Friday, March 19, 2010

Cricket & Bhubaneswar

Every individual’s childhood is surrounded by incidents which leave an impact on him/her and shape up the road ahead. When I was a child, cricket played a major role in my upbringing. It all started in 1987 when I was little more than three years old and my grandfather introduced me to plastic ball cricket in our veranda. I still remember the yellow plastic bat and the red plastic ball; they continue to be a part of a kid’s toy set in India.

For as far as I can remember there were two things that were a regular ingredient in my growth process – mathematics and cricket. Every morning, I used to wake up at 5am and then go through a rigorous session of numbers and calculations followed by some kind of cricket, either viewing or playing. In 1988-89 when I got my first set of friends in the form of Amrit & co, the game became a reason for all of us to spend more and more time together. Discussing cricket at the age of 5 as if our views had an impact on the overall proceeding of the game made us more close to the game. 1991 was a turning point in my cricketing career when I met two person – Lovery sir (my class teacher in class 2) and Promit Pattnaik. Lovery sir injected the spirit of cricket into both of us and it was supplemented with the action packed 1992 Benson & Hedges world cup. For the first time world cup cricket was being played under floodlights, in colour uniform. The atmosphere was frenzied. It somehow attracted Promit and me and since then we got stuck to the game.

In class 3, when I organised my first cricket match between Digi’s section F and our section (D) I never knew then that in 2010 every ball of that match would still be fresh in my memory. I opened the innings and remained unbeaten on 6 in a 12 over match. We had scored 82 and Digi’s team folded up for 44. My grandfather acted an inspiration as he always encouraged me to go out and play under the sun if I was not doing mathematics or watching cricket on the television. Any time he would see me at home, the first thing he would do was send me out to the grounds. There have been times (1994-1995) when he himself would take me to the coaching class as early as 5am and wait for four hours for the session to get over. Since I was not a natural athlete so it was quite obvious for me to falter in every match but what kept me going was the fact that most of the time I was out of home.

In a way I consider myself fortunate to have grown up in a locality like BJB Nagar, Bhubaneswar which to its credit has got at least 10 manmade cricket fields. So getting involved with the game came as a by-product. That led me to witness quite a number of local club matches which were as competitive as it could get. Then playing with players like Ayaskant (Papuni), Digi (Anwesh Padhee), Tiku (Amit Kar),Manas amongst others and listening to people like Pua bhai and members of Paramount Sportings made the experience a larger than life occasion. Discussing the game and strategising about the opponents 24/7, having team meetings well into the evening and preparing the ground at as early as 5am with a bucket of water and chalk powder made it all an enjoyable childhood journey. A few incidents that bring a smile to my face are as follows:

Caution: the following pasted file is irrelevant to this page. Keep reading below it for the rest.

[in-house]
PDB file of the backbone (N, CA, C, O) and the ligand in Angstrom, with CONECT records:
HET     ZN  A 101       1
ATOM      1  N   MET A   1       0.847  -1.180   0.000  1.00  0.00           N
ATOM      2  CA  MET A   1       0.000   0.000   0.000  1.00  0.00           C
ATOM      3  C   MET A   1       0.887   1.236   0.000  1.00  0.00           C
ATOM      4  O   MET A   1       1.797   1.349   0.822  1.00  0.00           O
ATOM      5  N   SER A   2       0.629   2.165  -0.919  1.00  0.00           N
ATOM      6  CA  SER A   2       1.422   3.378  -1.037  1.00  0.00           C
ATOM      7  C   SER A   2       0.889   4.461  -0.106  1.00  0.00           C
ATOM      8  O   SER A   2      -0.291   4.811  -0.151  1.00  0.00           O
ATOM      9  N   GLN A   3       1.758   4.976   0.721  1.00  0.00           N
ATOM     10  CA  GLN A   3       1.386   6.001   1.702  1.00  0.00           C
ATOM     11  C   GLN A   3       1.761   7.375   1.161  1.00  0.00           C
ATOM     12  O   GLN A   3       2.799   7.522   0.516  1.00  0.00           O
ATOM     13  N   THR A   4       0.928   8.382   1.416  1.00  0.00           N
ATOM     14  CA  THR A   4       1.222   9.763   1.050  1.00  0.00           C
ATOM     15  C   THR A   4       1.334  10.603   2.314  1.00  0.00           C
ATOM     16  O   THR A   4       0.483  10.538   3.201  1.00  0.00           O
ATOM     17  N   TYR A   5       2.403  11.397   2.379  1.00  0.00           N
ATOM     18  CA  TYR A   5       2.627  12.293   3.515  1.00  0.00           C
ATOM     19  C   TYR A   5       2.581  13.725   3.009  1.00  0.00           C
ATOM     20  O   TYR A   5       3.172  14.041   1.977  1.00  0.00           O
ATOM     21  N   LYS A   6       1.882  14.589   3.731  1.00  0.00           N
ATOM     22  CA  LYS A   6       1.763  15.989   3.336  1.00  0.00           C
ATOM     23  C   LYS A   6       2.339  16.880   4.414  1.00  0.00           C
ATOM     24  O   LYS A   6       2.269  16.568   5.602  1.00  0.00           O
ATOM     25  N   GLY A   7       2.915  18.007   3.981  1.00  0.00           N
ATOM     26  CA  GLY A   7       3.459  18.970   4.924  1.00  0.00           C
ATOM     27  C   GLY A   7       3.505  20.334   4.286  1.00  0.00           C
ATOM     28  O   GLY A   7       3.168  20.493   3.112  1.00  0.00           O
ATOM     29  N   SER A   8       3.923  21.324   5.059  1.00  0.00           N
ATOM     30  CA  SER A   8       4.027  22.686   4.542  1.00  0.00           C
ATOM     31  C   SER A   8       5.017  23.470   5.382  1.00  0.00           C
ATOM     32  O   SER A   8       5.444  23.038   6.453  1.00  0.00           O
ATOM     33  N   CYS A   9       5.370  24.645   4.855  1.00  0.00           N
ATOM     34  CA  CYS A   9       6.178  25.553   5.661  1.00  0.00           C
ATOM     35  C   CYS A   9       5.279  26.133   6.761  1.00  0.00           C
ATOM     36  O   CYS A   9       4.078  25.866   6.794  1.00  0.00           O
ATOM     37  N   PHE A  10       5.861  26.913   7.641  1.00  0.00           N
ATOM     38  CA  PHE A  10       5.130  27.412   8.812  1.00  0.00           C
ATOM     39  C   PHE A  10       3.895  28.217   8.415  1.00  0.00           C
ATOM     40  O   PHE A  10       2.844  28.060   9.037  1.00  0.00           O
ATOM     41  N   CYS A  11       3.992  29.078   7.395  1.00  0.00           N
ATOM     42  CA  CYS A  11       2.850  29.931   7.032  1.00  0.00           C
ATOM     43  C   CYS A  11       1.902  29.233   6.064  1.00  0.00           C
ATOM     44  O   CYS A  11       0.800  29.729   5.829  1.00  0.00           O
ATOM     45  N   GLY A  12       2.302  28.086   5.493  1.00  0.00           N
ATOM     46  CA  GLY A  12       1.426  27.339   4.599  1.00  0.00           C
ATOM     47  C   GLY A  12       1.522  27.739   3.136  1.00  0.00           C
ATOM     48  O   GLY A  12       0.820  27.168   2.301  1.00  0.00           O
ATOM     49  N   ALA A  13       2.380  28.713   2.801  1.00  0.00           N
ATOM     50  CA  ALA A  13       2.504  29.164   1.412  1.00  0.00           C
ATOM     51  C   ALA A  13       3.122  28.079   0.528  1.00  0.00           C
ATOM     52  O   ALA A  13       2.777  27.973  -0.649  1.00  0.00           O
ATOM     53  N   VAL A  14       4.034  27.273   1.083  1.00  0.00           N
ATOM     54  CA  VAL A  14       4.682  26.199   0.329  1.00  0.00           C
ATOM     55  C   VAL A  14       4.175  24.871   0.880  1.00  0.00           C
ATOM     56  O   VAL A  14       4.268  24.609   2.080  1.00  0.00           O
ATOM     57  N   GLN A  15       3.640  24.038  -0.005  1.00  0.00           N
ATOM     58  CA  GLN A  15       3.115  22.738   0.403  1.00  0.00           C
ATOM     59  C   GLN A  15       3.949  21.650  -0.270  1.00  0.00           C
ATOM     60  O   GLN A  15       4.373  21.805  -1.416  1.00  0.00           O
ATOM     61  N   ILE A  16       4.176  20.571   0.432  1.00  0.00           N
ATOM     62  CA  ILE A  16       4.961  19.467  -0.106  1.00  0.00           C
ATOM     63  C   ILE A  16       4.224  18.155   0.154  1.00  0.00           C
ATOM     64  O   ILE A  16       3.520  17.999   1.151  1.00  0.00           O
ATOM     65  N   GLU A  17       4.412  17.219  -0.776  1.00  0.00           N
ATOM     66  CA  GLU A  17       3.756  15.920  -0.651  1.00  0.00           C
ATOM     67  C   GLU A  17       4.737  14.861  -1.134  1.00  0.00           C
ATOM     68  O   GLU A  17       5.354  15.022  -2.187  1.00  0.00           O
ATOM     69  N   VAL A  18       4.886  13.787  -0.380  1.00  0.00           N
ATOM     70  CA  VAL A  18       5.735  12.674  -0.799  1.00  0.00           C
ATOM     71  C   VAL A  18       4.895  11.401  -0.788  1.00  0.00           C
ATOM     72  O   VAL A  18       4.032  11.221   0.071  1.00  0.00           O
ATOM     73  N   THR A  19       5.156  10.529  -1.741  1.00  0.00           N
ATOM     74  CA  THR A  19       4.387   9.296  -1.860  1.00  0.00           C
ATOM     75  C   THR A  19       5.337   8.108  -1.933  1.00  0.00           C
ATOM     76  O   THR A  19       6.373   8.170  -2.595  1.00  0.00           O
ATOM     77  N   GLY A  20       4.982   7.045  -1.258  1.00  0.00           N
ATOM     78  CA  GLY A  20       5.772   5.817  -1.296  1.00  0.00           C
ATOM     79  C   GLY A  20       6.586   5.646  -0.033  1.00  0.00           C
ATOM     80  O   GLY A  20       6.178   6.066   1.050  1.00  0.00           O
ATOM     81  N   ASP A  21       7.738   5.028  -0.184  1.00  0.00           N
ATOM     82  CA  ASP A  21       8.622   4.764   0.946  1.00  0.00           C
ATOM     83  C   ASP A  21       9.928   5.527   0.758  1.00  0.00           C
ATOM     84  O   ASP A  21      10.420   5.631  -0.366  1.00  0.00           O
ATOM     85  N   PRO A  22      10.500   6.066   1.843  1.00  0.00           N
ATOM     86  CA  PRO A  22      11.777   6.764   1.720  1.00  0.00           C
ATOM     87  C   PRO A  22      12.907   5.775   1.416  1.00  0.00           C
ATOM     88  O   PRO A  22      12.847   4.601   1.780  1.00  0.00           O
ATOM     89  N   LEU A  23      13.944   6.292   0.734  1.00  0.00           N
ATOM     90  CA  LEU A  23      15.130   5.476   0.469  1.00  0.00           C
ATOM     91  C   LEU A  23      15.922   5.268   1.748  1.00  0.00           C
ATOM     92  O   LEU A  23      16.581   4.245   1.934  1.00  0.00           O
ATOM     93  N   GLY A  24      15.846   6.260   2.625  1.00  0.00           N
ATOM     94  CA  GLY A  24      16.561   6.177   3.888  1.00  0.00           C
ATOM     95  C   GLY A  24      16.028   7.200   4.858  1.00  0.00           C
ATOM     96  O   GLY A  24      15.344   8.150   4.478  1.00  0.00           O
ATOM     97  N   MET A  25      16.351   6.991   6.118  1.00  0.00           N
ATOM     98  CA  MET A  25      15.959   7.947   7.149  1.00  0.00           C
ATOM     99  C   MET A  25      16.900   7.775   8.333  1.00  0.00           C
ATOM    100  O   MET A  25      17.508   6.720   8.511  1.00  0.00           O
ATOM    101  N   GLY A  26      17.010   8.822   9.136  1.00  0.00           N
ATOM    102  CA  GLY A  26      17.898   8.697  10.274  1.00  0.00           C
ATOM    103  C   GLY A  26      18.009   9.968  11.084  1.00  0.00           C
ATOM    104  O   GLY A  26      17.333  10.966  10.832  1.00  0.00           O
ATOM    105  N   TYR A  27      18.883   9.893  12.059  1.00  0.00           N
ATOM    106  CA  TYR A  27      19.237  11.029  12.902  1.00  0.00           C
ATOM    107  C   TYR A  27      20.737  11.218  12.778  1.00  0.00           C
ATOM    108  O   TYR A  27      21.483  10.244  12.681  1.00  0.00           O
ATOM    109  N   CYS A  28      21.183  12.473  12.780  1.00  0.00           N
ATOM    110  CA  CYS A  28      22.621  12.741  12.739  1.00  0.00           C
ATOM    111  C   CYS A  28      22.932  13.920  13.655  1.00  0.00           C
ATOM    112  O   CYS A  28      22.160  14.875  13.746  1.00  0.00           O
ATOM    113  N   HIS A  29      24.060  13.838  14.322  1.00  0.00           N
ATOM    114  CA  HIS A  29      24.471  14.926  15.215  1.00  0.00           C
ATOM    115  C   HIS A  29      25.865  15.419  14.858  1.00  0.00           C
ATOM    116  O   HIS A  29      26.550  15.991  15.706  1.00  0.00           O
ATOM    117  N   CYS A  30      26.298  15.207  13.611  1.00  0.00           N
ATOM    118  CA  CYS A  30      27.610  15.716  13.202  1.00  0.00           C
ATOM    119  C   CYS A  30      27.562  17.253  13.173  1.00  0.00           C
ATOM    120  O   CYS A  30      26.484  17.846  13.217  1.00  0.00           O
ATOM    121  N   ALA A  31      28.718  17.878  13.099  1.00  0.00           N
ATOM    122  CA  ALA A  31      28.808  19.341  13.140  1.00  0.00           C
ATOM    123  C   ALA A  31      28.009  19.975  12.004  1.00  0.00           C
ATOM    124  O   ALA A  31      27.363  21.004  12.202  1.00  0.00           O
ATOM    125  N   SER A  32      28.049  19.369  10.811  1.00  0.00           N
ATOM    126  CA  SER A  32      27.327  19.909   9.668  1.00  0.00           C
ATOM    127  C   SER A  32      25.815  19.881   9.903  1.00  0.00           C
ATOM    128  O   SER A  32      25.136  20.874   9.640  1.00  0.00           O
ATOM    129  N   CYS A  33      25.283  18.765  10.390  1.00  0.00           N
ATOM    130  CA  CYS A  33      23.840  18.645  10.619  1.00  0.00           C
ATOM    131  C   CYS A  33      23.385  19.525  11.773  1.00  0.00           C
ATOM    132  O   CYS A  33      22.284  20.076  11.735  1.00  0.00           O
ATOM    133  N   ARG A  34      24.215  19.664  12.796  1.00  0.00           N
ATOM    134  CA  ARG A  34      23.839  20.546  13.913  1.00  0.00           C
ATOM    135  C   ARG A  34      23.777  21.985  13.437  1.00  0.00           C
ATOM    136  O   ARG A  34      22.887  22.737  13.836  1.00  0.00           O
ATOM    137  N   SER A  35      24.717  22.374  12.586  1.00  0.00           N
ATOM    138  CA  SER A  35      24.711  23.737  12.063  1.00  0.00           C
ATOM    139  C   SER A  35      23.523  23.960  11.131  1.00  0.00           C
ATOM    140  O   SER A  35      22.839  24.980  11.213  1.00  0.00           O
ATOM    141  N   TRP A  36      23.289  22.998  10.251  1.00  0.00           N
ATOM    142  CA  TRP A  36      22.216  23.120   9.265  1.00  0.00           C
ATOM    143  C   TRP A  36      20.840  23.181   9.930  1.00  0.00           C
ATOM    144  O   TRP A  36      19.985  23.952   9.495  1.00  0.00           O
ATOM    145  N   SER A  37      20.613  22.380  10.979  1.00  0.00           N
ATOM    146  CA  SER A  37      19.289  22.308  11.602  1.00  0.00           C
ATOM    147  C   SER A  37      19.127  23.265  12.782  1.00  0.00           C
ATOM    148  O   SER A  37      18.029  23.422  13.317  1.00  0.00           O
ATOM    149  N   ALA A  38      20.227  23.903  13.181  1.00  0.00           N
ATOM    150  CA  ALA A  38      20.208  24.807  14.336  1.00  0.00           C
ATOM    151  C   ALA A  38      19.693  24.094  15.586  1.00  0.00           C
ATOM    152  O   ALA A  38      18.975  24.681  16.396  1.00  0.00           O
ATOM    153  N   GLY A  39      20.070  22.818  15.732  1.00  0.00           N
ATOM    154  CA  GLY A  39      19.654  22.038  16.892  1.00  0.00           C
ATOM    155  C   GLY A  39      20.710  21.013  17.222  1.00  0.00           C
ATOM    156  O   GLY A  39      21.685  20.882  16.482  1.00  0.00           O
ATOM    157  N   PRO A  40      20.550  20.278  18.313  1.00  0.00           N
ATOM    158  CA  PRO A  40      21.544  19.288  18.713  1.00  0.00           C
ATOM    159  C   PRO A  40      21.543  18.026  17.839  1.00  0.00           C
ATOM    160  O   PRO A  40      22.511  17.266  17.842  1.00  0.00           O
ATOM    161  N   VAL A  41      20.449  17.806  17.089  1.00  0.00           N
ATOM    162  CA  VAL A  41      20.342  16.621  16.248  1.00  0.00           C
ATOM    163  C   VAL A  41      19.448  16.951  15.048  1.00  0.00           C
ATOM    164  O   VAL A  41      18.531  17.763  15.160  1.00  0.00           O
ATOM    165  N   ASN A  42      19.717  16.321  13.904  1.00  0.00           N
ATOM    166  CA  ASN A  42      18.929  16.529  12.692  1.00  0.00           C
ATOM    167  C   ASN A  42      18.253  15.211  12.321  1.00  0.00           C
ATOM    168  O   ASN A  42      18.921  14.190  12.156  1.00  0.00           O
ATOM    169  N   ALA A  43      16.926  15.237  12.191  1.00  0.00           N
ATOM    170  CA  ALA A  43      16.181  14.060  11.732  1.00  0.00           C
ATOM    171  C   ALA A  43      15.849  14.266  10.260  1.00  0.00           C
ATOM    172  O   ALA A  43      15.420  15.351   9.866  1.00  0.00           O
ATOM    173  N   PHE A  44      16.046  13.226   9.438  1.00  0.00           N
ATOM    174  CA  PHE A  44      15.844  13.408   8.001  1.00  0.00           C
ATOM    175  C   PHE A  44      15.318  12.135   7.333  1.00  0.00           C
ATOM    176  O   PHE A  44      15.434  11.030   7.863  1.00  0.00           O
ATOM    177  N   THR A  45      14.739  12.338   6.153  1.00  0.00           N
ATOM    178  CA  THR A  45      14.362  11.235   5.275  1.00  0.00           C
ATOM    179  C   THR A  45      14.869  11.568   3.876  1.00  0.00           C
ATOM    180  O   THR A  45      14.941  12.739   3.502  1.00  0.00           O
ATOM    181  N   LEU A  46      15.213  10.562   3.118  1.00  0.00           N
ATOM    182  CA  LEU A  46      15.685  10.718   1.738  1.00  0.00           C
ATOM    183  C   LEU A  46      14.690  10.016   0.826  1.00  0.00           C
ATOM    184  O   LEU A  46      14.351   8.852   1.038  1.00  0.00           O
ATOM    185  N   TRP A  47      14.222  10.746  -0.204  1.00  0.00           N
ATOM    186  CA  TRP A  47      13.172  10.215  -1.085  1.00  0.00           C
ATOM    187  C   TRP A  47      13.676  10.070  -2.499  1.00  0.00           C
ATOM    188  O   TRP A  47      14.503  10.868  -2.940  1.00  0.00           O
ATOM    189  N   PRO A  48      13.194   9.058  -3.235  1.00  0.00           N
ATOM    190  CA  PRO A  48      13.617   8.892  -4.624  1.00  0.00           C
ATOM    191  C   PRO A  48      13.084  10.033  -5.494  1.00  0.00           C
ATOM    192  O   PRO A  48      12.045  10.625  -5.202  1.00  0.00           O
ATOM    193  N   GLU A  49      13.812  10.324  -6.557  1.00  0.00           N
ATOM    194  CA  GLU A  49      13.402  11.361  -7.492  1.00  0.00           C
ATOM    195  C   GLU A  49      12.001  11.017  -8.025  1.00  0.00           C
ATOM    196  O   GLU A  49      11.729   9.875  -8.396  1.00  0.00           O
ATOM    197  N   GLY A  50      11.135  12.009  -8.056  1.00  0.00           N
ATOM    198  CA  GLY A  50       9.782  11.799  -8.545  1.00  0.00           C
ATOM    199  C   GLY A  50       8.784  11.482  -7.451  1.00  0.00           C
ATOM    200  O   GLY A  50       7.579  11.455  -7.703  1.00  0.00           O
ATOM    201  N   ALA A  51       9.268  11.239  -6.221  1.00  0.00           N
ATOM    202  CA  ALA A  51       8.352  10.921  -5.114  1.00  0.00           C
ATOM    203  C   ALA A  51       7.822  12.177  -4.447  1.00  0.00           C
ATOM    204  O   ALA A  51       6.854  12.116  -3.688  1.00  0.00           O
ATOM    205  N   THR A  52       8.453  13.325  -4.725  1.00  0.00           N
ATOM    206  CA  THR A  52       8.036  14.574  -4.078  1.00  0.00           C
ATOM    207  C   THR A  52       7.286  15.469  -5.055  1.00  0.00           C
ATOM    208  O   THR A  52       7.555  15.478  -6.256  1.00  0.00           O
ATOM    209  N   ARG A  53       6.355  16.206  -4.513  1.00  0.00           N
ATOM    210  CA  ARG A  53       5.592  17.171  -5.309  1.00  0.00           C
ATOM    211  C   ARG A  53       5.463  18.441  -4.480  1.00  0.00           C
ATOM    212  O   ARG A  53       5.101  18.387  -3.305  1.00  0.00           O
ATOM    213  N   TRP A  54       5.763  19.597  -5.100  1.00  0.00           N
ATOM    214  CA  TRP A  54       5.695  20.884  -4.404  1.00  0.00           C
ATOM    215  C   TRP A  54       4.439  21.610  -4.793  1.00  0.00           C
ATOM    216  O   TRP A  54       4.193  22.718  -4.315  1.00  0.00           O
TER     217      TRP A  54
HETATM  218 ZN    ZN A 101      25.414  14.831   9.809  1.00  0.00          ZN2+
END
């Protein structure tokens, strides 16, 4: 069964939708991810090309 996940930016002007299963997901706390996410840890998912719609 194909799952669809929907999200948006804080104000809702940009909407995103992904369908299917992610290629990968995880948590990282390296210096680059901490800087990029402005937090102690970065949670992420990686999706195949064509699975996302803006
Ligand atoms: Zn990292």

- In class 4, I left school after the final period but on my way back home got stuck at a cricket ground to watch a match. By the time I returned home everyone was worried about my whereabouts.
- In class 8, when I was organising my first day and night cricket tournament, I had left home at 9am saying that I will be back in 10 minutes. As it turned out, I returned home at 2am and my father made me kneel down outside the house. It remains to be one of the most important days of my life.
- In class 9, I bunked school to attend the district school team trials. My school principal complained at home and I was thoroughly taken to the cleaners that evening by my father as were Ajay Jadeja and Robin Singh doing to the Australians in a ODI match.
- In class 12, one day before my Accounting board exam I was covering up for the regular commentator (Khirod Behera) of our club as he himself decided to play in the XI in the final match of the Paramount Cup 2002

However one thing that got ingrained in me was the statement my father had made then –“You can be a great administrator or official or a statistician of the game but never a good player.” Today as one of my childhood dream got accomplished, of being an accredited umpire – the memories from the bylanes of Bhubaneswar/Cuttack just came rushing back. What I go on to achieve from here on is immaterial as long as that child in me is alive and kicking.

Sidhanta Patnaik
18th March 2010 (Thursday)

P.S. - For the records – 18th March 2010 is the day when I got accredited with England Cricket Board as a level 1 umpire.

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